Our CE Craig Wilkins unpacks the 2021 State Budget and what it means for our environment.
While new spending on much-needed waste recycling facilities is welcome, overall, there is very little in this budget for the environment.
Last year’s bigger spend on bushfire recovery and nature-based tourism facilities in our Parks has not been repeated. Instead, the only new money in the next year for nature protection and biodiversity is just $1 million to be spent across the whole state on new tree planting.
Climate change is scarcely mentioned, the electric vehicle road user charge is apparently back on the agenda and the eye-watering spending on upgrading the North-South corridor is sucking money away from cleaner transport options like public transport, cycling or walking.
And budget savings are still washing through the Environment Department with a further round of ‘operating savings’ budget cuts that were first announced in the 2018 budget.
$22.9m over 4 years for new plastic, glass and paper waste processing facilities
There was clearly a need to invest in new domestic recycling facilities, and we strongly welcome this big boost to the waste and recycling sector.
Our state is a national leader in recycling, and this much-needed investment will help respond to the challenges the waste industry faces now China has closed its doors to us exporting our waste to them for processing.
Greener Neighbourhoods Program - $5.5m over 4 years ($1m extra in 21/22) for grants to local councils to increase urban tree canopy. Program extended to regional cities.
The Government states this program will help deliver ‘tens of thousands’ of new trees. Yet our recent ‘Call to Action’ report indicates we are losing 75,000 trees a year. So this program will not even catch up with the number of trees we are losing, let alone extend our tree canopy.
A few years ago, SA had a ‘Million Trees’ program. Now we have barely a ‘tens of thousands of trees’ program.
While any additional spending on planting new trees is welcome, and it makes sense to extend the Greener Neighbourhoods program to regional centres, an extra $1million for this upcoming year falls far short of the urgent tree canopy extension investment needed.
Climate & Energy
$2.1m over 2 years for ‘growth and low carbon resourcing requirements’, and some retrofitting of diesel trains to reduce fumes and fuel consumption ($10m over 2 years mostly offset by savings)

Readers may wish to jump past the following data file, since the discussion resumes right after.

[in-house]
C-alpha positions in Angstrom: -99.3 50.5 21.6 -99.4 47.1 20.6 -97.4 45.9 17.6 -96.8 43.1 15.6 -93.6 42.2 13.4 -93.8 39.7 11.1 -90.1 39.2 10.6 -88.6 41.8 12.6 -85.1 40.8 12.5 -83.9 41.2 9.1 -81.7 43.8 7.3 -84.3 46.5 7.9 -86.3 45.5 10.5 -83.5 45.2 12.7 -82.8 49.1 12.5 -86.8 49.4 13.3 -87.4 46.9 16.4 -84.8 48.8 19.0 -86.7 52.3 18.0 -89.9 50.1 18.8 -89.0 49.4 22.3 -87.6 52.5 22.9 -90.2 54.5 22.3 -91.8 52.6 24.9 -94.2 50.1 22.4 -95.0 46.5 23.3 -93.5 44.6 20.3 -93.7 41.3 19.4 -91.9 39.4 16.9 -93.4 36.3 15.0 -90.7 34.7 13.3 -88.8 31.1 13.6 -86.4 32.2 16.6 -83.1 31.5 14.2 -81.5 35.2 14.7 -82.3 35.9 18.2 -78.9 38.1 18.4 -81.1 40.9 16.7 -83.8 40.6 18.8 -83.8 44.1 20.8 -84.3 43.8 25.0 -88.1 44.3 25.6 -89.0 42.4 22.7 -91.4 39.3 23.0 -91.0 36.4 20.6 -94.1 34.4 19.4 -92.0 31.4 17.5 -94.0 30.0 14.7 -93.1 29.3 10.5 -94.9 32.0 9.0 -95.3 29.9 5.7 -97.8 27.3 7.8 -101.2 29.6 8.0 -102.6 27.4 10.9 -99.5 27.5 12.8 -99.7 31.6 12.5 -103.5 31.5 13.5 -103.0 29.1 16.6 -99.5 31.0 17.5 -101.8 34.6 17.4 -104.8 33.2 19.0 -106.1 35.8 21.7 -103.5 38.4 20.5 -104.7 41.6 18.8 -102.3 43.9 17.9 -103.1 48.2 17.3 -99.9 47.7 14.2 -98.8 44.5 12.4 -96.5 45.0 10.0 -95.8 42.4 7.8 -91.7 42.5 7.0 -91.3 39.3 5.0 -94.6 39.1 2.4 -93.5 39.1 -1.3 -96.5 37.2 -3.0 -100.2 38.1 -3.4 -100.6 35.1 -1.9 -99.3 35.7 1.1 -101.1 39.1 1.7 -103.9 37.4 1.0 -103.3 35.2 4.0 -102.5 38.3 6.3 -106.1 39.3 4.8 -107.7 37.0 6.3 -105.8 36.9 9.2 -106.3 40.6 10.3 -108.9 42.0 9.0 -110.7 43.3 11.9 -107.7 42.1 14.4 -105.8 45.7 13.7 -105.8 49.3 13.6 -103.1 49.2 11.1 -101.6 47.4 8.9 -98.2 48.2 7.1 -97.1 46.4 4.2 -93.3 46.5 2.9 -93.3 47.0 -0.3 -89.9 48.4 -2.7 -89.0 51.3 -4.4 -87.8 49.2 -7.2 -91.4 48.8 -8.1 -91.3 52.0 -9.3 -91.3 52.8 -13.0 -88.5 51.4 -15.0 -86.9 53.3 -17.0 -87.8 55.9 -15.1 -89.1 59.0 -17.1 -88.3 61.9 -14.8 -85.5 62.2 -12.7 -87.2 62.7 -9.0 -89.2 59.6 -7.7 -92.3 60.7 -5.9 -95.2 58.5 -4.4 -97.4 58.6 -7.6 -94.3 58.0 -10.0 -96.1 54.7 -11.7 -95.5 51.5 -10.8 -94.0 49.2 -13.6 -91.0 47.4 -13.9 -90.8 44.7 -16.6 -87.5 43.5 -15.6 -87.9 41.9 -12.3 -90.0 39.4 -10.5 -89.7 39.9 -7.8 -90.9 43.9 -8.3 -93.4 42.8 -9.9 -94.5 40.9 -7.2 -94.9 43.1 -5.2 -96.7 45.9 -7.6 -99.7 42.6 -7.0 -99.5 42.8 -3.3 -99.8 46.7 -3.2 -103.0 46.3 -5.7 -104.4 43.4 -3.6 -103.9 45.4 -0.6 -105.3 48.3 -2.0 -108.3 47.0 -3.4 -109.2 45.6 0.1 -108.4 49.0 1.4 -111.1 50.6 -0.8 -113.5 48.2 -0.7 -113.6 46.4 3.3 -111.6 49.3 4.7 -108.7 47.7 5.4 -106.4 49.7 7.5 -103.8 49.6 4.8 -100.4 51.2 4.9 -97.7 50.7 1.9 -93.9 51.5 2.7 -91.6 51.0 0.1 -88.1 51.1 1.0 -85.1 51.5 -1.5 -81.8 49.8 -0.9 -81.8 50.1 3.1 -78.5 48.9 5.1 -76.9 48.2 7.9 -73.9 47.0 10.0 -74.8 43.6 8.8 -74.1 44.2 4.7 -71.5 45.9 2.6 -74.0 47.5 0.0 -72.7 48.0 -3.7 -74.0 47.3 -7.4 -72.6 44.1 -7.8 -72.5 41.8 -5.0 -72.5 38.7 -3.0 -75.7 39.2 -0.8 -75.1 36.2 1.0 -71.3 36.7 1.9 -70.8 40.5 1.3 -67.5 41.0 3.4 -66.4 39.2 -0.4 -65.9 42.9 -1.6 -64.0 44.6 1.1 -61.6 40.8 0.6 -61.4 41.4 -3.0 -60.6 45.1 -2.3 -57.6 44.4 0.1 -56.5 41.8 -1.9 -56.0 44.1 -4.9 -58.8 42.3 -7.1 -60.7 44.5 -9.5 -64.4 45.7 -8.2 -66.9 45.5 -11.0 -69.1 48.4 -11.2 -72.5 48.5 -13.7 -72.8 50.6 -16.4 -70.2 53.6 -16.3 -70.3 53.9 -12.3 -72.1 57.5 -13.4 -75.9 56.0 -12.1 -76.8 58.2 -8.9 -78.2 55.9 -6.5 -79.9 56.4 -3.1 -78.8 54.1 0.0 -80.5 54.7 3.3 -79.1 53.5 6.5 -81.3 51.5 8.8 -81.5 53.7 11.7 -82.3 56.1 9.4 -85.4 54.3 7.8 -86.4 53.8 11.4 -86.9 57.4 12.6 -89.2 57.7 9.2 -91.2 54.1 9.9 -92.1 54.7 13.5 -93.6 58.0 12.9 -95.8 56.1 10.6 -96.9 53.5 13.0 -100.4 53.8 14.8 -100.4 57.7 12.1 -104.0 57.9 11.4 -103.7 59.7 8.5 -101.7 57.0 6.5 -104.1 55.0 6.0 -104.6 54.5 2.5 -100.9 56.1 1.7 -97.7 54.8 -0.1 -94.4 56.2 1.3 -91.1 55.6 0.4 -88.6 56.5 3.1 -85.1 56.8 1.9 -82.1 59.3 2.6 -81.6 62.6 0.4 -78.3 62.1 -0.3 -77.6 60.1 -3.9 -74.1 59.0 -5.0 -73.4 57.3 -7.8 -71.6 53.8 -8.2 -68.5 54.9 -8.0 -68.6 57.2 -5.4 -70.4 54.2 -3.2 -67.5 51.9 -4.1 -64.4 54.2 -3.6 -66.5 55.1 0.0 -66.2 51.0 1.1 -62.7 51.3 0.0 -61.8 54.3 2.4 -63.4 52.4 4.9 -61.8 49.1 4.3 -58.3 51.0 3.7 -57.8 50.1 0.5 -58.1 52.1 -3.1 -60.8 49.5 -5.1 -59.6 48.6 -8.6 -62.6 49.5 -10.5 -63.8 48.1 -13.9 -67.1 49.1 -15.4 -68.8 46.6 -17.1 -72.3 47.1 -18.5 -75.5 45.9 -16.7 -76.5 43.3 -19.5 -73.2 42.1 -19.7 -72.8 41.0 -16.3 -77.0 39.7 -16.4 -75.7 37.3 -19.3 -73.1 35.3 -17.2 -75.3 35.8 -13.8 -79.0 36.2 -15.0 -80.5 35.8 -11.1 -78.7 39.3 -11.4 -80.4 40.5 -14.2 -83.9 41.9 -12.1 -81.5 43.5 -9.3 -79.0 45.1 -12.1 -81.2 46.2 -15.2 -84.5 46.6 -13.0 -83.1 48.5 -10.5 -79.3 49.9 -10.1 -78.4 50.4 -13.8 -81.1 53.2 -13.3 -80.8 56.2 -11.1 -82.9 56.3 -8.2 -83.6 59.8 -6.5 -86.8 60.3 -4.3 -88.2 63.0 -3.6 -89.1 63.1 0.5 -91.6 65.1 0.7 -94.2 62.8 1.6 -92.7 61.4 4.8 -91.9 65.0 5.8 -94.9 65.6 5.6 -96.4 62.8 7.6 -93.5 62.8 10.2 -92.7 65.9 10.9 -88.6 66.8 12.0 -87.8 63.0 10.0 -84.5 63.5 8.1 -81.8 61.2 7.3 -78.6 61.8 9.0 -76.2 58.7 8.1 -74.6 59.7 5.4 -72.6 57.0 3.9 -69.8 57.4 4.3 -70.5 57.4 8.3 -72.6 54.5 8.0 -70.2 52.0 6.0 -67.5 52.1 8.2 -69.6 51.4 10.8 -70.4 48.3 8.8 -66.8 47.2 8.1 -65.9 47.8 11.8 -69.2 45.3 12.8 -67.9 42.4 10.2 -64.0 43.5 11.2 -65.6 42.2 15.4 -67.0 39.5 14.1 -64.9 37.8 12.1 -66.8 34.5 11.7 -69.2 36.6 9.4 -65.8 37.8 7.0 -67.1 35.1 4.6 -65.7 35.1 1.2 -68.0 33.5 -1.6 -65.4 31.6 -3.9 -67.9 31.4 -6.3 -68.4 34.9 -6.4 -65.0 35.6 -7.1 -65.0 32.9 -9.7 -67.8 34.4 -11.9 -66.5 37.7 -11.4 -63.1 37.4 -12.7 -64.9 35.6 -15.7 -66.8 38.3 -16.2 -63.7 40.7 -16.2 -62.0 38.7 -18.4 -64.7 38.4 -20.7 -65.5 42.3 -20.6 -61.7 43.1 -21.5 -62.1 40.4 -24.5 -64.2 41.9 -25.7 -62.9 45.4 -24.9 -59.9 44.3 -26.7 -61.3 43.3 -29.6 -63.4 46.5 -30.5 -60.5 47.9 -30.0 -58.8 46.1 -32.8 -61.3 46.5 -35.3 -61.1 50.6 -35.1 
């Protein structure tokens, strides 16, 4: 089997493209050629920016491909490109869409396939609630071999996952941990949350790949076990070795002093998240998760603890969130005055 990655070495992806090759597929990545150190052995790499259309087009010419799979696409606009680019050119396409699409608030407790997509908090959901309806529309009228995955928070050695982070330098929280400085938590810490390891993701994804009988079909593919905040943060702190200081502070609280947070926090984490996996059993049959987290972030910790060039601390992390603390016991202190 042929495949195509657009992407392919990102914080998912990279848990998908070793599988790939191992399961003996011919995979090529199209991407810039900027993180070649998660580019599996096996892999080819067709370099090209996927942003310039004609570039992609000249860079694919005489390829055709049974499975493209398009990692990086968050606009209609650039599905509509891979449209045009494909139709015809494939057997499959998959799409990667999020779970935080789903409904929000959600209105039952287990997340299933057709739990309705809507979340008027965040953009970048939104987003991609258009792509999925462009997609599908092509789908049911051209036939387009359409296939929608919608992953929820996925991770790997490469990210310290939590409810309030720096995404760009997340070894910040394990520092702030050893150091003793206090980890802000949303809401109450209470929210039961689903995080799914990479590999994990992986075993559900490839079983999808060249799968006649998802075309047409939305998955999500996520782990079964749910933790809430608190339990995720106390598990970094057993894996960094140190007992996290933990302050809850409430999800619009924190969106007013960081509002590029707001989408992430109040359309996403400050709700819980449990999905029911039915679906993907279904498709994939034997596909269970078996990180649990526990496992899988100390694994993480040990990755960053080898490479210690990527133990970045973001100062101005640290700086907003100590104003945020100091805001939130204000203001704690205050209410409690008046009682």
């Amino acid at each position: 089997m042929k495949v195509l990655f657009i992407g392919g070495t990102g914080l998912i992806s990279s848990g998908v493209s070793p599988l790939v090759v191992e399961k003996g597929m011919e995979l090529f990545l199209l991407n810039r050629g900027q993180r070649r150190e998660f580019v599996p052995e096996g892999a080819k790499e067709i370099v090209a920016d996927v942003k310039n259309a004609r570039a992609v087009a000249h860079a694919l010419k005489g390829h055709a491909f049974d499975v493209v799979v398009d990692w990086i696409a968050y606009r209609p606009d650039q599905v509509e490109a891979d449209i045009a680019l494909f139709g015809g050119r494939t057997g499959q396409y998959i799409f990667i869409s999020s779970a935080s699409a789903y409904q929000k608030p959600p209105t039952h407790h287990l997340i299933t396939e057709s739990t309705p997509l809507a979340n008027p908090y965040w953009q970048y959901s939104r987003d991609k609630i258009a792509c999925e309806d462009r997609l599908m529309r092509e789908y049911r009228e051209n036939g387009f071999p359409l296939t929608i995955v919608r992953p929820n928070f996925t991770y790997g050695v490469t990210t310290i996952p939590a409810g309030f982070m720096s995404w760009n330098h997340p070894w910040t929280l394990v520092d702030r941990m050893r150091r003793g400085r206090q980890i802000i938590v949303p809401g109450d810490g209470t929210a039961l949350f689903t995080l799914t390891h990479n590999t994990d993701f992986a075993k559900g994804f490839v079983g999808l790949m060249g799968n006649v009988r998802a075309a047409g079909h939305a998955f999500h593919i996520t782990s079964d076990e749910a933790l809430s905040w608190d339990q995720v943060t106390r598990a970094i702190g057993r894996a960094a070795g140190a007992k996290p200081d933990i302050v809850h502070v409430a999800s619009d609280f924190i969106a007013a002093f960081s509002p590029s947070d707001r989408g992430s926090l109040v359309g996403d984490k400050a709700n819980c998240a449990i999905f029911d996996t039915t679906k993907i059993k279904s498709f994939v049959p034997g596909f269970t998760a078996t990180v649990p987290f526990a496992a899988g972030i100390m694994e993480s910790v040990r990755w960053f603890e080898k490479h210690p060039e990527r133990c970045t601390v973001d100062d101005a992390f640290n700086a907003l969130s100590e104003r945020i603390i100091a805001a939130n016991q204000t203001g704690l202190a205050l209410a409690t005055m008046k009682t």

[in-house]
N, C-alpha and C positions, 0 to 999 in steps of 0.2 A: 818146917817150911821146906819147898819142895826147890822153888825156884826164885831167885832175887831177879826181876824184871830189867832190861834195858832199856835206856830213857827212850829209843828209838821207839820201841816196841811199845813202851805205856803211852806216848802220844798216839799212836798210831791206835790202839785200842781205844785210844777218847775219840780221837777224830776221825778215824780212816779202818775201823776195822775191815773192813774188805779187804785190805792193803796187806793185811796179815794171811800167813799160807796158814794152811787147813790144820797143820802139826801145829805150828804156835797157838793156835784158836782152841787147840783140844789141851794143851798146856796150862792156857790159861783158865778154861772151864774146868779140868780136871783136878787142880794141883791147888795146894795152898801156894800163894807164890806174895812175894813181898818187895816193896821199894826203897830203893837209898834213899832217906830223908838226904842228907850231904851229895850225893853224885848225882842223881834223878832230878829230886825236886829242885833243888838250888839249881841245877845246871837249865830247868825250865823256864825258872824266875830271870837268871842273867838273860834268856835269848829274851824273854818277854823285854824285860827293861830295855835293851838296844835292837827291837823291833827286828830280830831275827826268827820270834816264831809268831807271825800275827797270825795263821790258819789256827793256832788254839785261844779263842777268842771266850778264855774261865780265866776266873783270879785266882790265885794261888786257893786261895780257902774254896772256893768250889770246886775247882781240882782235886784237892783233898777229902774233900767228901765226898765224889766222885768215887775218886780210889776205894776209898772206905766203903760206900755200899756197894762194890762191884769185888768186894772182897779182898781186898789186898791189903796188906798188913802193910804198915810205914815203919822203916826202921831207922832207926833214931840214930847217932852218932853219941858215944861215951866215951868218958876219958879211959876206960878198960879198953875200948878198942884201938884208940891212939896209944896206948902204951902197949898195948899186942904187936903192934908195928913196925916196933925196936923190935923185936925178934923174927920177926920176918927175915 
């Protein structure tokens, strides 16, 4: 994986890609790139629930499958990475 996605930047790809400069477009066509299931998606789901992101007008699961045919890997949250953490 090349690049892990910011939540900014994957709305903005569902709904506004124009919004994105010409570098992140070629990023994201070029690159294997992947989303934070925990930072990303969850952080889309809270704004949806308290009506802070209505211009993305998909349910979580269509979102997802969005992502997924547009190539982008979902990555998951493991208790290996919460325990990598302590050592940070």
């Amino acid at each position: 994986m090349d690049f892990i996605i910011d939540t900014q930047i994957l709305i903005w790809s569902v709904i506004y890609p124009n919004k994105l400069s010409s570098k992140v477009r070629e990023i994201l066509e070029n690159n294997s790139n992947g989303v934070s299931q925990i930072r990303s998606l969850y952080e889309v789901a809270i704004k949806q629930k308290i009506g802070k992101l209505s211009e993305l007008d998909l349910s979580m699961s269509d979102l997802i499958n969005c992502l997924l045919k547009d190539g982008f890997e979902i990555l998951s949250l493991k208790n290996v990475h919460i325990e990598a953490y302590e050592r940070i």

In a year where the rest of the world has woken up to the climate emergency, the word ‘climate’ is not even mentioned in the Treasurer’s speech.
Public transport, cycling and walking
Railway Station Refresh Program ($28m in 21/22), Tea Tree Plaza Park ‘n Ride ($15m in 21/22) and further funding for the Gawler train line electrification program.
While there is welcome investment in upgrading dowdy railway stations and increasing the size of the Tea Tee Plaza Park’nRide, and further works on the Gawler train line electrification, transport spending is again dominated by the eye-wateringly expensive upgrade to the North South Corridor.
While that spending on just one road remains in our budget there appears to be simply no room for any other cleaner transport investment.
There is again a woeful lack of investment in cycling and walking infrastructure.
Electric Vehicle Road User Charge
Not in budget, but mentioned in budget speech as something the Govt will continue to pursue
The electric vehicle road user charge again appears to be back on the table after the huge backlash following its inclusion in last years’ budget.
The Treasurer has indicated the Government will attempt to get this passed by Parliament this year. This is a poor policy measure which will be strongly resisted.
Conservation on Private Land
Not in budget (environment groups were seeking an extension on the current 2 year program)
It is surprising there is no funding to extend this hugely successful program to support private landowners that Minister Speirs had previously championed. Using a partnership approach, this popular program which focuses on Heritage Grant agreements delivers jobs in regional centres and provides practical support for farmers and other landowners keen to preserve native vegetation and biodiversity of their properties.
Environment Department core funding
There is funding in 2021/22 for the continuation of a range of targeted infrastructure, nature based tourism and bushfire recovery projects (announced in previous years):
- Botanic Gardens $8m
- Kangaroo Island recovery and repair $33m (approx.)
- Glenthorne National Park ($4.5m)
- Parks 2025 / National Parks $27m
- Sand carting $12m
- Riverland wetlands $31m
as well as funds to increase the area of prescription burning
The overall workforce summary is a reduction of 60 FTE across the Department and a significant legacy operating savings target remains from the 2018/19 budget forward estimates.
Further work continues on Environment Department programs announced in previous years, such as recovery programs on KI, the Parks 2025 nature-based tourism works, sand carting, Glenthorne National Park and the Botanic Gardens.
However, the Environment Department again appears to be facing significant core budget savings cuts, including loss of staff, which hits hard their ability to respond to threatened species on the brink and provide core Departmental activity.
Heritage - Ayers House
$6.6 million for the restoration of Ayers House
The welcome upgrade of Ayers House comes at the expense of the National Trust (SA) who are being kicked out of the building after 50 years of service.
Author: Craig Wilkins, Chief Executive